Thè Orion | Interview

Read our exclusive interview with stencil artist Thè Orion and find out more about his street art activity.

The Orion

You have been a stencil artist for almost 10 years. One of your works refers to the evolution of art, and the present time is defined, in your vision, by street art. So, Thè Orion is here and now. How was your journey? Did you reach the final destination?

It wasn’t just a journey, it was more like a detour hitchhike towards the furthest point, where you end a search and follow a vision, if I think about it. Somehow I can say I arrived where I wanted, but time constantly changes the final destination, thus creating its own constellation.

The evolution of art

It took me nearly a decade of self-discovery, recently accepting the fact I was performing a revolution movement around astronomy, fact I hardly noticed in the tribute to Yuri Gagarin.

An exciting era which still remains intact; that final result, worries, work, attention. I select and sometimes accept certain project proposals which offer me the possibility of testing or developing new techniques, but this is clearly not a source of income, not my objective.

I am aware that what I create will leave a trace in the history of Romanian street art, perhaps this is why I’ve sought to improve myself, each work being increasingly closer to the original idea.

And yes, I was born in Tulcea. Not so many people talk about this city.

“I don’t see any God up here” – the words of astronaut Yuri Gagarin seem to have impressed you and generated the Cosmos motif in your artworks. What do you think is “up there”?

Nothing else but stars in a huge vacuum and a possibility.

Yuri Gagarin Tribute

Before discovering spray and stencil, I was captivated by astronomy. In 7th grade I was already playing with my own telescope, making all sorts of observations and imagination tests. My passion began earlier, but I never took it seriously, I wanted something else for my stencils.

Being so attracted to this science, I simply could not deny the major influence it had on my thinking. I accepted this idea and for 3 days, under a bridge, I began one of my best works yet, which in time seems to gain more and more attention, especially internationally, than it had then.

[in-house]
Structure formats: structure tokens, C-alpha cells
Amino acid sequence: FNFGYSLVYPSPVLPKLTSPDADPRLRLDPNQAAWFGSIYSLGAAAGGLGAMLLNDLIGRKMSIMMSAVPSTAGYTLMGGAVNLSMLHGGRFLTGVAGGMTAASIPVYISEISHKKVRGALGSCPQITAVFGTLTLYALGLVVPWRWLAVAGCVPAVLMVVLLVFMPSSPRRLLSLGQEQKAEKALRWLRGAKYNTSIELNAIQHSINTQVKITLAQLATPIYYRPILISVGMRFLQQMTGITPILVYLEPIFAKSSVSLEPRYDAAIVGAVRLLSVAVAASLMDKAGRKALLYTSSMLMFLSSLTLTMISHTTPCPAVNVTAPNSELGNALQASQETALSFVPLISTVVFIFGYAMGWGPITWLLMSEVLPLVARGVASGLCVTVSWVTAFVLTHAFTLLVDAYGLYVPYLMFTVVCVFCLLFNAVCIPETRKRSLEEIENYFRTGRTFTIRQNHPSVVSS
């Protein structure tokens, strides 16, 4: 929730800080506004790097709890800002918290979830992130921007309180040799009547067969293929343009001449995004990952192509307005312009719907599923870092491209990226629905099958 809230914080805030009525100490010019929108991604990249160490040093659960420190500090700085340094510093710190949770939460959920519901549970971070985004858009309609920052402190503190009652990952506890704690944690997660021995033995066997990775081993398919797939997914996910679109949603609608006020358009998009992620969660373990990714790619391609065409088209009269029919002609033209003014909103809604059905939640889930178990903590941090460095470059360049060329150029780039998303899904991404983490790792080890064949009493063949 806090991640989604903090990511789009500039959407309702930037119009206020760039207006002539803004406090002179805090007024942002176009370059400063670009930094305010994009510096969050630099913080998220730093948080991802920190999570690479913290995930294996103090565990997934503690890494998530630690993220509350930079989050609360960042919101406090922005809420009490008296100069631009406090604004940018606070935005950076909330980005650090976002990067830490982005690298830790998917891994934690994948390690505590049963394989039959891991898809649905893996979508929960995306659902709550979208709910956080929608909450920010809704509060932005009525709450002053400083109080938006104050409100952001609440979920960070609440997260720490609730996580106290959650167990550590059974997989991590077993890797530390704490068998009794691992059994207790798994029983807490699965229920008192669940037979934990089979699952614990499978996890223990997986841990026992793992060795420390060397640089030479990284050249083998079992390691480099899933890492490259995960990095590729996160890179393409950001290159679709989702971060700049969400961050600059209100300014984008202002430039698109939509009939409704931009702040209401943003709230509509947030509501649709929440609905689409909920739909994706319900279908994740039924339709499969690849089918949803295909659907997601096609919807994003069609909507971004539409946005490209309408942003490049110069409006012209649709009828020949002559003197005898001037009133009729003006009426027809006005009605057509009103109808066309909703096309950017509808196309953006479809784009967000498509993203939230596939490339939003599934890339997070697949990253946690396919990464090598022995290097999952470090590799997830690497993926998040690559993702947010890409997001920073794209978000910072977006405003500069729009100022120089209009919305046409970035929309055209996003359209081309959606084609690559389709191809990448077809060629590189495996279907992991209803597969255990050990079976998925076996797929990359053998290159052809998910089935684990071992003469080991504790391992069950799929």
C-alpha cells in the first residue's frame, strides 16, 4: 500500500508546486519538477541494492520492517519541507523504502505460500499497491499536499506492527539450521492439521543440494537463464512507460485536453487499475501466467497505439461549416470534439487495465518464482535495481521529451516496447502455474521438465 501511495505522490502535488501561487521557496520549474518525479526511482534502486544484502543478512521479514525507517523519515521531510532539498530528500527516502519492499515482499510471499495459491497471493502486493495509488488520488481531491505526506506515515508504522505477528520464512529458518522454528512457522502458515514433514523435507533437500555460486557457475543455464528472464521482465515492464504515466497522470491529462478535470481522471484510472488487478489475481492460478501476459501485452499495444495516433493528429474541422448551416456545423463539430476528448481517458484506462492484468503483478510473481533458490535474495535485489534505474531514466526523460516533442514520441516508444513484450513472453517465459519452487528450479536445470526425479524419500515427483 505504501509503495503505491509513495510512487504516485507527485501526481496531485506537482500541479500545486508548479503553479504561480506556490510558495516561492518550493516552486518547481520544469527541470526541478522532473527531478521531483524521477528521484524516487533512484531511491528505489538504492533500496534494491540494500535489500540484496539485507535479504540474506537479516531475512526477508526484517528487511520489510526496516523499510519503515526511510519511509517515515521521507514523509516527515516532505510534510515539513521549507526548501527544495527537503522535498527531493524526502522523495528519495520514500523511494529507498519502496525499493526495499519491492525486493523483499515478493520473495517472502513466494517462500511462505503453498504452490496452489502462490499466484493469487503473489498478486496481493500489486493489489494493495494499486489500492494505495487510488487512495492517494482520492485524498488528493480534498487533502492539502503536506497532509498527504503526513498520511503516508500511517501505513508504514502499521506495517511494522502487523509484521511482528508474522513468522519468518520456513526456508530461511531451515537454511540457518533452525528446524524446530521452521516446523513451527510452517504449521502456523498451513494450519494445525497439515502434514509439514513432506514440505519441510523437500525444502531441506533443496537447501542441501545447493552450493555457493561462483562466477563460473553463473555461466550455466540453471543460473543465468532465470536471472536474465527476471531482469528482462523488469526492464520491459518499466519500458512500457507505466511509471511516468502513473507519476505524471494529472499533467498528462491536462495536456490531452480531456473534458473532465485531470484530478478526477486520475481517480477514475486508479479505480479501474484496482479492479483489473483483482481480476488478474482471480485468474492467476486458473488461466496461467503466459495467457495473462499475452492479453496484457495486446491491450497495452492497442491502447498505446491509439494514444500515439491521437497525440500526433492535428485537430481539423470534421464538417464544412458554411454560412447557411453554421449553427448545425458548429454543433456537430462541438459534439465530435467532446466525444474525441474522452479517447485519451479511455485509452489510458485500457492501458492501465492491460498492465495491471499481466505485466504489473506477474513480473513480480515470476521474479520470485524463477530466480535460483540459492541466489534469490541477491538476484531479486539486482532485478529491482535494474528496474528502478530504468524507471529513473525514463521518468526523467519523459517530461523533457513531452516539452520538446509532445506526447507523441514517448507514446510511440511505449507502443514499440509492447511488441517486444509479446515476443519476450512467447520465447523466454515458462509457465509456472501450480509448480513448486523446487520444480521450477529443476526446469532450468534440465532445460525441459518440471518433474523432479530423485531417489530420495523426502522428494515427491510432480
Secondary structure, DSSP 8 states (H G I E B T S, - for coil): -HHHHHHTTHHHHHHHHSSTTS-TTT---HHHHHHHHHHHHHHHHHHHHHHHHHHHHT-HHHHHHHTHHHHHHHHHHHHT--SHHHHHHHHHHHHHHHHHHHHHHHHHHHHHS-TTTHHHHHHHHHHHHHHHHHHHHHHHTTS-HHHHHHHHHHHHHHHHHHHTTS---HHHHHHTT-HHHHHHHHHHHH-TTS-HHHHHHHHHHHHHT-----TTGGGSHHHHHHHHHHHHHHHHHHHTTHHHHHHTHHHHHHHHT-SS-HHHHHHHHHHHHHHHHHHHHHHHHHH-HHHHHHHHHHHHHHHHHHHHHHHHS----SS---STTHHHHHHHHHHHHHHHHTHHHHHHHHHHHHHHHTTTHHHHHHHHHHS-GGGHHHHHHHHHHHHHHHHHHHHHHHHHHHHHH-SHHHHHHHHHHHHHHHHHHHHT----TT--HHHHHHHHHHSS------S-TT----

Incidentally, the result was one that fit me.

What is man in your vision and how do you define the relationship between humans and Cosmos?

Man… is a silhouette. Nothing and everything, limited by his own mind.

Without the night, we wouldn’t have known the existence of stars, of the universe. He who doesn’t find time to stop and discover, astonished, is as good as dead. His eyes are closed.

You were silent for a while, then you impressed us with your work at the 2013 Timişoara International Street Art Festival, and at TIMAF 2013. Tell us more about your comeback and the meaning of your recent works.

Generally speaking, I needed silence.

I chose to stay away, both in real life and virtually, just standing “there” for long periods of time, sketching things in my thoughts. I remained “there” for a long time, and was asked if everything is okay with me, often just being physically present. However, I was calm in many quiet places, in nature.

You can do many things when you are calm and certain of what you want. New ideas and a unique style were carefully developed, in an undetermined period, in silence.

It’s not enough having patience with such things, the concentration is crucial. Normally, I would have published some works a long time ago, even a couple of times, considering the tense moments, the lack of continuity I’ve been through. The reason I brought to an end the endless revisions of anything I created was the opportunity to participate, for the third time, at F.I.S.A. Timișoara.

Waiting spaces

Waiting spaces

Waiting Spaces

Traditional Space

I do not know yet who my character is, he is always in the shadows, always acting behind the shadows. I would say he is a guardian vandal, who points towards the things outside the “bubble” where we live, great things that establish the law of the universe and require a better understanding. Or maybe it’s just a shadow seeking its master.

From your own experience, what kind of relationship is created between the viewer and your works? What are the reactions?

In recent years, I tried to test my main ideas in Brașov, and I found people to be honest.

Also, there I encountered the first reactions to the project, when it was still in a work in progress phase, opening new opportunities in my mind of what could follow.

It’s interesting how people respond to the emergence of the human element, be it just a silhouette. It generates a universal attraction, as in the universe, even if its nature remains unknown.

Fatzada

What disappoints you about the environment in which you work? Where do you think there is a need for change, so that things can get better, at least for art?

Regardless of the possibilities, I could adapt to the situation. You have to.

I detest that glow in people’s eyes when they hear about “foreign artists” and the ignorant approach of Romanian street art festival organizers regarding Romanian artists. There is no respect and attention for us.

Obviously, this hatred includes politics, with the welcomed propaganda posters „Lost Future, Hope, Progress” and „Mountain Escu”.

There will also be others in the future.

How will you continue your journey?

In silence.

Dinosaucers

Orion

All images © Thè Orion

Follow Thè Orion on his Instagram and Facebook.

[Originally posted on November 9, 2013 on The re:art Facebook page; Revised for the current version].